Cajun & Creole Contradances

Sep 23, 2016

Sounds like I live in Manhattan or something. We’ve got all kinds of outside sounds of big machines rolling on the streets of Scott, Louisiana; trying to fix it up after the flood. Basically, we got some new water drains and we’re going to get some sidewalks so we’ll be able to put on those rollerblades or skateboards or whatever you want to do and hit the big town of Scott…go get some boudin on some rollerblades, that sounds like fun. But so sorry for all the noise…

The Vlog today is on contradances. There are a lot of great tunes that are called “Contradance” and I just want to share a few of them with you. Basically, a contradance is pretty much like a reel. There’s a few different things and I’m not an expert on the theory of the tunes or anything like that. But there’s a few little personalities you’ll find in the contradance that may be different from a reel… but it’s very close to a reel.

So there’s two that I really enjoy. There’s one that Canray did and we just called it Canray’s Contradance, and then Austin Pitre did a contradance as well. So I just want to share those with you, play them, and just talk a little bit about that.

So this first one, I’ll play it slow then I’ll play it fast to maybe give you the chance to catch the tune. It’s really fun. This is Canray’s Contradance, and of course, contradance comes from square dances where, in the old days, let’s say a hundred years ago, a hundred and fifty years ago, people would have house dances and everybody in the community would at some time get to dance with everyone else in there. So they would exchange partners and everybody would, you know basically like a square dance, everybody would have their turn dancing with the other people in the community. So it’s a great way to socialize and mingle and get to know and trust your neighbors in your community in case you needed help or you had a big pig you wanted to slaughter and you needed somebody to help you out with that. Alright, so let’s try it. So here we go. I’m going to do it slow first and then fast. So, “Canray’s Contradance”…[02:32]…Alright! Canray Fontenot, “Canray’s Contradance” an old-time square dance tune.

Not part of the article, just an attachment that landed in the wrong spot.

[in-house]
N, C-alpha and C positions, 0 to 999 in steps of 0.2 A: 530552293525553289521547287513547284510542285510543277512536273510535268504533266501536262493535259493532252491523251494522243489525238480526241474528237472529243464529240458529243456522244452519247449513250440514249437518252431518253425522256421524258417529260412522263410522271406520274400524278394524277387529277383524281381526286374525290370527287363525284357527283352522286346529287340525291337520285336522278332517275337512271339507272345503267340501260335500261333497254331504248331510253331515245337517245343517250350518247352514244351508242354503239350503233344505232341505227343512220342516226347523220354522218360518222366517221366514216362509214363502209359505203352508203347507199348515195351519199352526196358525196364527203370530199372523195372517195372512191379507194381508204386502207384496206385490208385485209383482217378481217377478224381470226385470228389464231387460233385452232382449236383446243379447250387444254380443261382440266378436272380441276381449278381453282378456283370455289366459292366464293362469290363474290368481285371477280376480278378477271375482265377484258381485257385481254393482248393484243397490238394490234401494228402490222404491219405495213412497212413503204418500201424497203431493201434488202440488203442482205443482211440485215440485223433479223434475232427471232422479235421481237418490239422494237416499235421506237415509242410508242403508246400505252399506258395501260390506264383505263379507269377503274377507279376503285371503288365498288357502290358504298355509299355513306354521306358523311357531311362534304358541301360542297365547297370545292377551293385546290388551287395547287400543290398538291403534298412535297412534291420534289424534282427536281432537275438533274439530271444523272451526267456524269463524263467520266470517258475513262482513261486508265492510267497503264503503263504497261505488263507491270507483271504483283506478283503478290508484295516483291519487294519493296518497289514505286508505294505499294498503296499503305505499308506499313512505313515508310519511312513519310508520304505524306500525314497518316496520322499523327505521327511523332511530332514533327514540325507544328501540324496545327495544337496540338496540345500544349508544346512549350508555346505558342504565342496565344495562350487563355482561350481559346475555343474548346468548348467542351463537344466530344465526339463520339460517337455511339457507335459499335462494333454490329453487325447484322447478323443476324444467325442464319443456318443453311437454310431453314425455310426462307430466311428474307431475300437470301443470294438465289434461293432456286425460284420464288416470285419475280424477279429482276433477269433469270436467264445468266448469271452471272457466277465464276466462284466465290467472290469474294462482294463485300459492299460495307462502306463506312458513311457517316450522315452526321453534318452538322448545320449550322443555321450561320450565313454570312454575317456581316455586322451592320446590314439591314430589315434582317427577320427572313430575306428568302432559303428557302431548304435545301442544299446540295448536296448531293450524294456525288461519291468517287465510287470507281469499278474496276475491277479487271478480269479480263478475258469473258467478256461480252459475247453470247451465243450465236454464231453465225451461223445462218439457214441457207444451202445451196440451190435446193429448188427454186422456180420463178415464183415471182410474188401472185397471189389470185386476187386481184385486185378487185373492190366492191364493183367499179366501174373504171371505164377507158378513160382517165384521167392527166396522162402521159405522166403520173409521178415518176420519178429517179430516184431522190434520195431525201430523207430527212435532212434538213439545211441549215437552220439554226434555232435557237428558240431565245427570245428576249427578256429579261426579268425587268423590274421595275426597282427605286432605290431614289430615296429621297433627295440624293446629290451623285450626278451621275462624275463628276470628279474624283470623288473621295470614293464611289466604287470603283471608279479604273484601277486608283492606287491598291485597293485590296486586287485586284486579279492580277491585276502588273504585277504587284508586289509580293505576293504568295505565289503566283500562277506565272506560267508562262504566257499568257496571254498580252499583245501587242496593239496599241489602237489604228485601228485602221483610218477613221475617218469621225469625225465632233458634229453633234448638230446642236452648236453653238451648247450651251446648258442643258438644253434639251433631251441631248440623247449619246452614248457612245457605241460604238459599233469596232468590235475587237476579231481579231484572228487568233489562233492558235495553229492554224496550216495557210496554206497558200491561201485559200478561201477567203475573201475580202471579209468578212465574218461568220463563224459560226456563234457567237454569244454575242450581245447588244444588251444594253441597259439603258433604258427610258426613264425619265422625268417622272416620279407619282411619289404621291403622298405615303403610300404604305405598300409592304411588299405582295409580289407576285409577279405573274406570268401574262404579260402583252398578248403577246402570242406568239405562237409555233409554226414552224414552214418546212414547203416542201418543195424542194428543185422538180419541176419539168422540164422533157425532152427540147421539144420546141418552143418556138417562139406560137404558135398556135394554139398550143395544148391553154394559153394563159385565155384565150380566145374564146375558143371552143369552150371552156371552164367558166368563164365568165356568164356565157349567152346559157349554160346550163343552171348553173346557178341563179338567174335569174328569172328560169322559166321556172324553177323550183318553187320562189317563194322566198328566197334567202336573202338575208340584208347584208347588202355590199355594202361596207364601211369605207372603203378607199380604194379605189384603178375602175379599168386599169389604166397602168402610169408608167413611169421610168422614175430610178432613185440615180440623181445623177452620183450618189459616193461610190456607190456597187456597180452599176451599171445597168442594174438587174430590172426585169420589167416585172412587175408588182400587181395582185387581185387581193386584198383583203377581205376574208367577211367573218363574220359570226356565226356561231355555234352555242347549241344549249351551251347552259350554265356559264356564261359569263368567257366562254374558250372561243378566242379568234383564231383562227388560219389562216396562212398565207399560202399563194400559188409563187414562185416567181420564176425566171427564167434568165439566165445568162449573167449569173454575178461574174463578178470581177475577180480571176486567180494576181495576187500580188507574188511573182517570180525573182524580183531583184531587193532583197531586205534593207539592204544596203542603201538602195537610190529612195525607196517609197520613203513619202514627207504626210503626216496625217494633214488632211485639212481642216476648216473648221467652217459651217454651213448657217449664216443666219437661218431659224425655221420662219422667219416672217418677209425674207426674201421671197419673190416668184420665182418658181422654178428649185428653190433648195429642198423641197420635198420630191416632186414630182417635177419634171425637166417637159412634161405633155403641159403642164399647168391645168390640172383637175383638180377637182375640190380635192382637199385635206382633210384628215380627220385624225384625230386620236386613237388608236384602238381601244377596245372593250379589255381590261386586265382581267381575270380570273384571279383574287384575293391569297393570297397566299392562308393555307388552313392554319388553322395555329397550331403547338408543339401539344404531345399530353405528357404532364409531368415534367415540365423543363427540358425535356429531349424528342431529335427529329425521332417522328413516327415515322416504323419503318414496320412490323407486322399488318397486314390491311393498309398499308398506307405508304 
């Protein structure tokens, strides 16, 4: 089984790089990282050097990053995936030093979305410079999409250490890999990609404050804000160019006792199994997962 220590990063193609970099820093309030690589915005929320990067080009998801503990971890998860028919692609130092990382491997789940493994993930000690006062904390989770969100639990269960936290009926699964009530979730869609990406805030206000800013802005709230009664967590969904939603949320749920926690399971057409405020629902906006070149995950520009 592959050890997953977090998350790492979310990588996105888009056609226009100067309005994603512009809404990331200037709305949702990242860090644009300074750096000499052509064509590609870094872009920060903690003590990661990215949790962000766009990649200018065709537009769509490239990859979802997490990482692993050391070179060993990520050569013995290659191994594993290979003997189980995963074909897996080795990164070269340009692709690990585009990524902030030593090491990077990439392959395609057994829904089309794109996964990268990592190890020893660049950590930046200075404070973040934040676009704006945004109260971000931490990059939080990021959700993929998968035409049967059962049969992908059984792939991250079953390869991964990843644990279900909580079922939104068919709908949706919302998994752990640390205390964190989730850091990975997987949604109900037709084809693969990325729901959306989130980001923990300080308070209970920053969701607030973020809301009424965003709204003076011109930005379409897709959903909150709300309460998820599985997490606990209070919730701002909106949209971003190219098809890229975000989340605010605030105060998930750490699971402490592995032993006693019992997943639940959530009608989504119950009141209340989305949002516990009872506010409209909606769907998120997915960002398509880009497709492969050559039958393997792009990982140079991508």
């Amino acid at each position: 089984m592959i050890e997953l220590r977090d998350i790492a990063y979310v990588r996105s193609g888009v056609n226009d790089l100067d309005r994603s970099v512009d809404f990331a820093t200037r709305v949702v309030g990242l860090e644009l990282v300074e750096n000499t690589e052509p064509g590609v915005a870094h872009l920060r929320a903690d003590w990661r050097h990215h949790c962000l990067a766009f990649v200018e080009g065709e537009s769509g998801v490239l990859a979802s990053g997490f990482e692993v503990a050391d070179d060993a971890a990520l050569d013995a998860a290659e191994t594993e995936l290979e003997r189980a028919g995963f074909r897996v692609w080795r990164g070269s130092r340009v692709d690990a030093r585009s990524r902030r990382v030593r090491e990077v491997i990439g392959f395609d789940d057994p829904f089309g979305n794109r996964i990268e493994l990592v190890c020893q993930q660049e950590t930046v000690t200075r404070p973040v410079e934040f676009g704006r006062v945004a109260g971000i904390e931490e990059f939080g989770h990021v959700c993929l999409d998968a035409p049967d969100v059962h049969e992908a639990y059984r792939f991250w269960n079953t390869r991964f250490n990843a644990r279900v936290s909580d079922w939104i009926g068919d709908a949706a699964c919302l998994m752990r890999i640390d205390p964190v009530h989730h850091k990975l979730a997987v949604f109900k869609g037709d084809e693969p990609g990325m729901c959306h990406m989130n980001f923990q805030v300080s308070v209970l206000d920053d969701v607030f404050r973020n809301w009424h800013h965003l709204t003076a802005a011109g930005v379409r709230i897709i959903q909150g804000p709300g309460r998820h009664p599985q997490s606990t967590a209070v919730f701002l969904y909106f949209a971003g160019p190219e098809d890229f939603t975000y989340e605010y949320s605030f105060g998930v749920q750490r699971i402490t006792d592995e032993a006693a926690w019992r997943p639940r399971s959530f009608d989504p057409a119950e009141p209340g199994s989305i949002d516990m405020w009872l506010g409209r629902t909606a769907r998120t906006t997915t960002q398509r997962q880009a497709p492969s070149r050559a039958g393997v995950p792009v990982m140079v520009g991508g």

The other one that I really like too is Austin Pitre. He was a great fiddle player and he was even a tremendous accordion player and singer. His fiddling was really old-timey sounding, very bluesy, very Creole. This was an interesting tune that he played, we just call it “Austin Pete’s Contradance”. So it goes like this…I’ll do the same thing, I’ll play it slow so you can pick up the notes, and then I’ll play it fast with all the stuff in it. So it goes like this…[06:10]…Alright, good old Austin Pitre.

The last guy I want to talk about was a tremendous fiddler, really not known very much. Harry Oster did some recordings and Rounder Records did a few recordings of him, but his name was Aubrey DeVille and he was from Mamou and my family’s from Mamou, on both sides. My mom and dad both knew all these characters and I never got to meet these people but my mom and dad would tell me stories about them. Mamou was just a very interesting place…if you’ve ever been there you know what I mean. It had a lot of characters there and this is one that he played, again another contradance, very simple. So you could start to see the personalities of these dances, they were in the Philippines. They were just… melodies are fairly simple but the rhythm is really nice for dancing. So this one is just called The Bull, it’s called Le Boeuf So it goes like this…[08:48]…Alright. I’ll play it slow and then I’ll play it a little faster…[09:16]…Alright, fun stuff to play, old-time contradances, from Evangeline Parish we should say.

Thanks so much for joining me today on The Vlog and tune in, I’m gonna have some more coming your way. But check out the Harry Oster stuff, the Acadian folk tunes. Go to iTunes, there’s a great collection of old-time Cajun recordings. I mean you can just type in these names that I’ve talked about and hopefully they’ll come up so check it out.

Because you have to stay inspired to keep on fiddling and that means listening to new stuff, getting turned on the new stuff, learning new tunes, and to me, that’s the secret; that and playing your fiddle every day. Alright, thanks so much! Have a great day and I’ll see you soon.

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